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Summer Forage Production in Mississippi

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Thursday, May 23, 2019 - 7:45am

Announcer: Farm and Family is a production of the Mississippi State University Extension Service.

Amy Myers: Today we're talking about summer forage production in Mississippi. Hello, I'm Amy Taylor, and welcome to Farm and Family. Today we're speaking with Dr. Rocky Lemus, Mississippi State University Extension Service Forage Specialist. Rocky, after several weeks of rain and delay in getting pastures ready, this week of nice weather might be a good place to start getting summer forage production underway. What are some of the things that producers need to keep in mind to optimize forage production?

Rocky Lemus: Amy, there are several things that producer need to take into consideration. Number one, make sure that nutrient levels are optimum to meet the nutrient needs of the summer grasses. It's time to control weeds and avoid competition with undesirable species and number three to utilizing proper grazing and hay strategies to optimize forage utilization and obtain good quality hay.

Amy Myers: Okay, so how can a producer determine what nutrients are important for forage production?

Rocky Lemus: Careful soil sampling is essential for an accurate fertilizer recommendation. A sample must reflect the average fertility of the field, so analysis, interpretation and recommendations accurately represent the nutrients or mineral status of the soil. A soil sample that can be sent to a Mississippi State University Soil Testing Lab for analysis can be very important to determine nutrient levels. Although pastures can be sampled every two to three years, hay fields should be sampled every year due to higher nutrient removal on the hay.

Amy Myers: Now, what are the important steps that should be taken to have an effective weed control in pastures and hay fields?

Rocky Lemus: There are a couple of things that a producer need to keep in mind. Number one, weeds should be sprayed when they are between four to six inches, and make sure that the weed species are properly identified. Make sure you are not spraying too early or too late. The solution to this is obvious, cower the field and spray the weeds at the proper time based on the stage of growth of the weed. Weed control declines sharply when they are under stress. The plants are merely trying to survive. They are not actively growing and taking up the herbicide in drier conditions. While it might be never too dry to spray, it can be too dry to get good results. In addition to soil moisture, pay attention to wind speed and direction to control off-target drift.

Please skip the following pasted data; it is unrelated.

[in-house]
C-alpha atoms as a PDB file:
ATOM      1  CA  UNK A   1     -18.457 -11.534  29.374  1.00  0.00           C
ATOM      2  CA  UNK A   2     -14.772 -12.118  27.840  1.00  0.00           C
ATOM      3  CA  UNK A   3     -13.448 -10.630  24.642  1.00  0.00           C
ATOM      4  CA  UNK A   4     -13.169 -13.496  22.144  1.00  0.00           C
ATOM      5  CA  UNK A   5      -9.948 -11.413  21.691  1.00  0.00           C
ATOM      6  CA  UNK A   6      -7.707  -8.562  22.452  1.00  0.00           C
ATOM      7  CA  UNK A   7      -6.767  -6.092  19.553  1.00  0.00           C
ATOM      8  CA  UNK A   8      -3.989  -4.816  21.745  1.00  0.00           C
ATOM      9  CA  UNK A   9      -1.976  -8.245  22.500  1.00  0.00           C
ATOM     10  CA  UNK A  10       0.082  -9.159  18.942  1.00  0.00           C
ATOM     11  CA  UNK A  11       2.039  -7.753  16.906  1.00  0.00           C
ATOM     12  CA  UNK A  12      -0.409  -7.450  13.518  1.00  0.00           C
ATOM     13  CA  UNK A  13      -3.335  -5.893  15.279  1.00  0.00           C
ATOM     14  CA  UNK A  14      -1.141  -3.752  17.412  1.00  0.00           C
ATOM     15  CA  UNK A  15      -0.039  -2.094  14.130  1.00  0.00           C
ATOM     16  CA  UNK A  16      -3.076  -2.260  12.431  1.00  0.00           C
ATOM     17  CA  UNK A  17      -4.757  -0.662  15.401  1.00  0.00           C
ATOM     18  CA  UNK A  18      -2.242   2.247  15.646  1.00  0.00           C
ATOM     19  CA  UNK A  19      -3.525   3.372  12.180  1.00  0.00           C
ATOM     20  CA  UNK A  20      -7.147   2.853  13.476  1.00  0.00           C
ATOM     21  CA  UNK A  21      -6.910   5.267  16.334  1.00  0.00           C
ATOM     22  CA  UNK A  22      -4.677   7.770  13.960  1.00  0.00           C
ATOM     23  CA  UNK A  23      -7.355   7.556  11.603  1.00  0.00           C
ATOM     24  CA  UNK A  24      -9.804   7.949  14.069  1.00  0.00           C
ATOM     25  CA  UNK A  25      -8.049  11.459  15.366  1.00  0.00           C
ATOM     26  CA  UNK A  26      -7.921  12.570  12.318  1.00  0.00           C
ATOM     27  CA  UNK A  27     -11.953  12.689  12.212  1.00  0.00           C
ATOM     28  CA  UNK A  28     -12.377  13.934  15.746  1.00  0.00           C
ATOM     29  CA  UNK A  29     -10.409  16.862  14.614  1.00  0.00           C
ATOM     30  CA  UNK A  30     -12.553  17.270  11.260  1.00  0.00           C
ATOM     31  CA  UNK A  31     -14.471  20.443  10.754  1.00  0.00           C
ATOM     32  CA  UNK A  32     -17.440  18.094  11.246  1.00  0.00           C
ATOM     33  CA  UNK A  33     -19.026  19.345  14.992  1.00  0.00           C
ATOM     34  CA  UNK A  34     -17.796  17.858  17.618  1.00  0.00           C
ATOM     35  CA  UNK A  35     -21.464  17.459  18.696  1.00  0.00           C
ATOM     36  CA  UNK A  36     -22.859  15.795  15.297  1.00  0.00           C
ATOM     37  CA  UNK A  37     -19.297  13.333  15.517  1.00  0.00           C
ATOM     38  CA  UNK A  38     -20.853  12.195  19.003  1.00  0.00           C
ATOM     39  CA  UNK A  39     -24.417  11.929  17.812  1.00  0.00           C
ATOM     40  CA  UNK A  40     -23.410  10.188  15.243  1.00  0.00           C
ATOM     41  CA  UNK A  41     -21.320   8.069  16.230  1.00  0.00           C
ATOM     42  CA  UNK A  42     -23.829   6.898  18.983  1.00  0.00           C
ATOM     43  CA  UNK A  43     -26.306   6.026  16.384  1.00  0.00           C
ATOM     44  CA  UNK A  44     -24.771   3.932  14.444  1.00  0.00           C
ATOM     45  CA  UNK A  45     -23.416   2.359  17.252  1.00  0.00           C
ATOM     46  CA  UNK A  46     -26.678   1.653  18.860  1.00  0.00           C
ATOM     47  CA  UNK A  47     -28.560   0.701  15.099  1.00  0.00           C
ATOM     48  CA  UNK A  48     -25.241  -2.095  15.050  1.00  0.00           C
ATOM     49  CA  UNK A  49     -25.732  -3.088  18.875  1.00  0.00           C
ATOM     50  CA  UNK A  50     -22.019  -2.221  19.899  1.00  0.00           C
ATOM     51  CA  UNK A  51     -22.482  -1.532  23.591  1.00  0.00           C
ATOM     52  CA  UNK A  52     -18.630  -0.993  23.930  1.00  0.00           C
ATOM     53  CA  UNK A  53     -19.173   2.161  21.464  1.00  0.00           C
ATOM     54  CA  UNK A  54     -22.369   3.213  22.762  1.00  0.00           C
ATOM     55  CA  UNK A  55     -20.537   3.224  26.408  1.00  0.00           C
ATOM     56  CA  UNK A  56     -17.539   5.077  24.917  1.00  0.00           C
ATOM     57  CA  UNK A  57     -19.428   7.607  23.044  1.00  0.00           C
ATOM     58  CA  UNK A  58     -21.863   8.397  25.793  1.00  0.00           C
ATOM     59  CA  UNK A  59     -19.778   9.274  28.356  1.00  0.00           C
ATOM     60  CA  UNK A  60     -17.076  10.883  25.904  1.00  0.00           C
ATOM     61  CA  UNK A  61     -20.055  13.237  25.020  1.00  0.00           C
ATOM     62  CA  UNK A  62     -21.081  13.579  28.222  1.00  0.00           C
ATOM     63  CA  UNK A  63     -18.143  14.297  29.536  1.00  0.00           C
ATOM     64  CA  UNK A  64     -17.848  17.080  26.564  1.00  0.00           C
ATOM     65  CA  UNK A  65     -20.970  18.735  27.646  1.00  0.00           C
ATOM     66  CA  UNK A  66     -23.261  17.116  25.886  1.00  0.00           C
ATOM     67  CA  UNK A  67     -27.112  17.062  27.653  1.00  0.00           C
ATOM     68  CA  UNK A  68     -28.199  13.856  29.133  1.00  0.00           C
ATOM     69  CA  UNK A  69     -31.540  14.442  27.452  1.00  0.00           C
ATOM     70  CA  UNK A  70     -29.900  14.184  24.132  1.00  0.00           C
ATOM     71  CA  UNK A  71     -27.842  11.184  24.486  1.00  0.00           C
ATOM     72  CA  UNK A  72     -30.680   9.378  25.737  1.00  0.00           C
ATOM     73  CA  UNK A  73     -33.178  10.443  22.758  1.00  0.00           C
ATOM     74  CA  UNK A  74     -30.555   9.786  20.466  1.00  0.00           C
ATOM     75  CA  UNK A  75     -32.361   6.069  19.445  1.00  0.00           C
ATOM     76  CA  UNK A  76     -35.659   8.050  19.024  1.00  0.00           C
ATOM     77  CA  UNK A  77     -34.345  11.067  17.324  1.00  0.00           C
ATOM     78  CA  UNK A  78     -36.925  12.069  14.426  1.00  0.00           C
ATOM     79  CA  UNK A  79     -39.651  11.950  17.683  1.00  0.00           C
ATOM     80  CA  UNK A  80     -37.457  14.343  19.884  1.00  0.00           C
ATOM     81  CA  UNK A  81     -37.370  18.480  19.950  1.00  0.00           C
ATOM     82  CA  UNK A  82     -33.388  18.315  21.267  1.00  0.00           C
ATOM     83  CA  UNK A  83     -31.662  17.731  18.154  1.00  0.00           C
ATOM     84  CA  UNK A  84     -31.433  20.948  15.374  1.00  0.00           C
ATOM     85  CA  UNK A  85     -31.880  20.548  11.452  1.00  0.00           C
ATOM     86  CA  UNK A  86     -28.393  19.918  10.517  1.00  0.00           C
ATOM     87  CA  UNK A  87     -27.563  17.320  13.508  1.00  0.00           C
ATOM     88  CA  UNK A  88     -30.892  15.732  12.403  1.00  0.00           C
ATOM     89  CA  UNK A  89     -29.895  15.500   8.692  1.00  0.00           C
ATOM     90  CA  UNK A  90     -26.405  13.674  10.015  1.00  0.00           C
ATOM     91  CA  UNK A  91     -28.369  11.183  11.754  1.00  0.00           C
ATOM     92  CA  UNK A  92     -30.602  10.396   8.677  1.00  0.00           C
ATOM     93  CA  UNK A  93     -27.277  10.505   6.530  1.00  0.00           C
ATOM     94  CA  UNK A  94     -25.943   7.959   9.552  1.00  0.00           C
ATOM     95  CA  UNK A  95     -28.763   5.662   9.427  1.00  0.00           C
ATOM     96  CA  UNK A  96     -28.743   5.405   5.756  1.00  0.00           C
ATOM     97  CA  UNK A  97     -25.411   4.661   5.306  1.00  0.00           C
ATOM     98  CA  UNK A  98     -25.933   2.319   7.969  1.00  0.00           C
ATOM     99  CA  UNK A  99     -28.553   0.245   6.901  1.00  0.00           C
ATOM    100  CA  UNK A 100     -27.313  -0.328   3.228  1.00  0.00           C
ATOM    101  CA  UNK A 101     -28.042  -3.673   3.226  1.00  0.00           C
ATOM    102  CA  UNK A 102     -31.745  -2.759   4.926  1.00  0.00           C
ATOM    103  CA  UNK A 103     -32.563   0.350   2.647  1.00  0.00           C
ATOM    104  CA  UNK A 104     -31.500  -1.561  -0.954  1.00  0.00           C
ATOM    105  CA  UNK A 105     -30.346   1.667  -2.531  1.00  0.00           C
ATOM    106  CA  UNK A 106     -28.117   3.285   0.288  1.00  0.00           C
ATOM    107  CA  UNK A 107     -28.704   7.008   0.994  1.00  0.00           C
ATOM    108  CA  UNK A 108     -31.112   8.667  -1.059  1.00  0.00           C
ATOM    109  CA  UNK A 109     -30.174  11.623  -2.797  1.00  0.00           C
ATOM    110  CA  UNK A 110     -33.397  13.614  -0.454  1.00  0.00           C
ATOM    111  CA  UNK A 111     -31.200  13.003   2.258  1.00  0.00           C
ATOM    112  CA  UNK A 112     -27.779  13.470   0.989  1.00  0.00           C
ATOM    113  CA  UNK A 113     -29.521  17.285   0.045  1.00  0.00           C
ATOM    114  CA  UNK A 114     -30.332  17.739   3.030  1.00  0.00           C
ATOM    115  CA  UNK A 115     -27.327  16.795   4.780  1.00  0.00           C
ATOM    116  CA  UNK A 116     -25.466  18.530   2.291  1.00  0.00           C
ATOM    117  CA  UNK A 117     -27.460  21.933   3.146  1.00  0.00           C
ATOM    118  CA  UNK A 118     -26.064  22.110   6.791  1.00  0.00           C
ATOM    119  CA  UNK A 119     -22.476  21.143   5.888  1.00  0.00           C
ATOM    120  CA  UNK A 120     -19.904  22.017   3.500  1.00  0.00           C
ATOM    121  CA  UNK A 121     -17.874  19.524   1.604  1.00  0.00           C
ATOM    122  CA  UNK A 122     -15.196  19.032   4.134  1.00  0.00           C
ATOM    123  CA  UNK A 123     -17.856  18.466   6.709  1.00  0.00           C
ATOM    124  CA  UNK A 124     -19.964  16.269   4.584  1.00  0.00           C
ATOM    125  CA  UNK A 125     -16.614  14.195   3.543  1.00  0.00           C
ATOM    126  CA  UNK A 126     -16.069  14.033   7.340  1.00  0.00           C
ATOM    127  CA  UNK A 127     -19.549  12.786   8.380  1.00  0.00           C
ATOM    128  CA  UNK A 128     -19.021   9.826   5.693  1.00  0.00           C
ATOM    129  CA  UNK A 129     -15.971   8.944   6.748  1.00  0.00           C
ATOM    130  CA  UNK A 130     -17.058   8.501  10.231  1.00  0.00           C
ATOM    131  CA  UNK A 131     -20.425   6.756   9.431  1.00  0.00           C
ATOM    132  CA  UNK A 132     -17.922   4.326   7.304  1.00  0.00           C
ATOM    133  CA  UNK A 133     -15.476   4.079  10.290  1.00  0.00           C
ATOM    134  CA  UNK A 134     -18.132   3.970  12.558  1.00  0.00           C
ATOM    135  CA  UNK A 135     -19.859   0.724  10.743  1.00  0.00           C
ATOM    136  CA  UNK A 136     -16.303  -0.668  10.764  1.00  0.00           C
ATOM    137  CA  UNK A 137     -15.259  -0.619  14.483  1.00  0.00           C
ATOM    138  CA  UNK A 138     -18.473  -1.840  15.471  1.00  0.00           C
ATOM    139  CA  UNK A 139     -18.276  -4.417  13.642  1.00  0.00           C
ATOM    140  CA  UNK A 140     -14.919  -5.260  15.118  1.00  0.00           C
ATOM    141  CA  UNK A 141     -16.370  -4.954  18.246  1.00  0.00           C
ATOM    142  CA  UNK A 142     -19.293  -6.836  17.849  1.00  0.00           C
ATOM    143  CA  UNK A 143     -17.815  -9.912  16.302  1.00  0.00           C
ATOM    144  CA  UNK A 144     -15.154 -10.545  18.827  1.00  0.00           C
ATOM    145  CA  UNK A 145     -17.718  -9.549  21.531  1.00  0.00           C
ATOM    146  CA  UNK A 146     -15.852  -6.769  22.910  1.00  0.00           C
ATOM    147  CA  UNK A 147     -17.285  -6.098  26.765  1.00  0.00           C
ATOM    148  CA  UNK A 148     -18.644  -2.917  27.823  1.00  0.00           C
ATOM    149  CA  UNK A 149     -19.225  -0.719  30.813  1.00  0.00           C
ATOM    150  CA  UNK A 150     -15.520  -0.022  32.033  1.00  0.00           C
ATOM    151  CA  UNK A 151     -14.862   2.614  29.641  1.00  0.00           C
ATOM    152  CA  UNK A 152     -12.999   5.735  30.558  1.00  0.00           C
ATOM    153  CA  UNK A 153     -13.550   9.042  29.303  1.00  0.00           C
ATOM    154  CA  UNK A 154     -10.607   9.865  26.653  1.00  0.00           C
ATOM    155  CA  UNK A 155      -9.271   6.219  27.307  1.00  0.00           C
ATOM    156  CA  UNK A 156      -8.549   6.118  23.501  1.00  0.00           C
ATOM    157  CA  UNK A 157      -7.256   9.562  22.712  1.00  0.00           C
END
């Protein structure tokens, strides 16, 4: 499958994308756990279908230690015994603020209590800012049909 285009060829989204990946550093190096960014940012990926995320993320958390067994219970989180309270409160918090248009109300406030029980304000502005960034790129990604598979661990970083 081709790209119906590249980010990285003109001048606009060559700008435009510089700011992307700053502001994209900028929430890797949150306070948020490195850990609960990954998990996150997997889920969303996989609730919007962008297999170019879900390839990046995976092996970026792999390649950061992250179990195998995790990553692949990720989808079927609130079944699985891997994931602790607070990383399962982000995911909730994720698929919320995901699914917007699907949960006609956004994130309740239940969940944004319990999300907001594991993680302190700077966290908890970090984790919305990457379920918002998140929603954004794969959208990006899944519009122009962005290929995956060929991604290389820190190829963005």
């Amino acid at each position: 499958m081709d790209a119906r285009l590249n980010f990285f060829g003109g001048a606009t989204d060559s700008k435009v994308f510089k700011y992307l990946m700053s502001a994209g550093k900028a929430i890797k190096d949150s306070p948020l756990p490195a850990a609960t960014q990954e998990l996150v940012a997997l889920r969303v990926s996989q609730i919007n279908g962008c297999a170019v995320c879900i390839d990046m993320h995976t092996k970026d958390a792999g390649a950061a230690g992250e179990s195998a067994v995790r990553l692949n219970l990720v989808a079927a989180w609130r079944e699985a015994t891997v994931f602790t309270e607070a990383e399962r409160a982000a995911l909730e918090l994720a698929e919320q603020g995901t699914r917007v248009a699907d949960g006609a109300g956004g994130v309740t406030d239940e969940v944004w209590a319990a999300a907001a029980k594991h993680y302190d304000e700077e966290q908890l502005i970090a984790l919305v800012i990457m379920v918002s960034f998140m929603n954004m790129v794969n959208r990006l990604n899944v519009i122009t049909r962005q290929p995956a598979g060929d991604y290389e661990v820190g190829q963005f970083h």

Number two, use calibrated sprayer. Calibration prevents both the waste and expense of over-application and reduced control from under-application. Spray the weeds at the right time with the right rate. Annual weeds in pastures are generally more susceptible early in the season, when there is more growing actively and soil moisture is adequate, and also follow label directions for application and mixing. For ground broadcast applications, apply the recommended rate of herbicide in 10 to 20 gallons of total spray mixture per acre, and also remember that soil residuals activity and plant residue can be a problem. Some herbicide might have planting, grazing or hay restrictions, so be sure to read and observe all label precautions and recommendations.

Amy Myers: Okay, and the grazing season has arrived. How can a producer determine if the pastures are ready?

Rocky Lemus: Take a walk through each pasture and conduct an inventory of the grass, and which species, fences, gates, and water trough utilize rotation of grazing. That means graze the best and leave the rest. Grazing pasture below three inches stresses the plant by reducing the leaf surface, which grasses use to make their own food, thus forcing them to utilize for reserve in their roots. When developing rotations, allow those plants time to recover and replenish the root system.

Amy Myers: And hay production is part of summer forage systems. What can a producer take into consideration to optimize hay production?

Rocky Lemus: Making hay should be based on expected days of winter's implementation, and the number of animals to be fed. Before starting the hay season, it is recommended to develop a hay inventory program to determine how many acres are needed, and what type of fertilization should be implemented. Here in Mississippi state, we have found that in a hay system, over 70% of the biomass is produced between May and mid July. This mean that with good planning, fertilization and cutting interval, a producer can obtain most of the hay needed during this period of time and let animals graze the rest of the time. To achieve this, a producer will need to apply 15 units of nitrogen per cut of hay and harvest in a 28 to 35 day interval. Utilization of this type of system can decrease the amount of acres needed for hay and decrease the cost of commodity feed during the winter time.

Amy Myers: Today we've been speaking with Rocky Lemus, Forage Specialist. I'm Amy Taylor, and this has been Farm and Family. Have a great day.

Announcer: Farm and Family is a production of the Mississippi State University Extension Service.

Department: Plant and Soil Sciences

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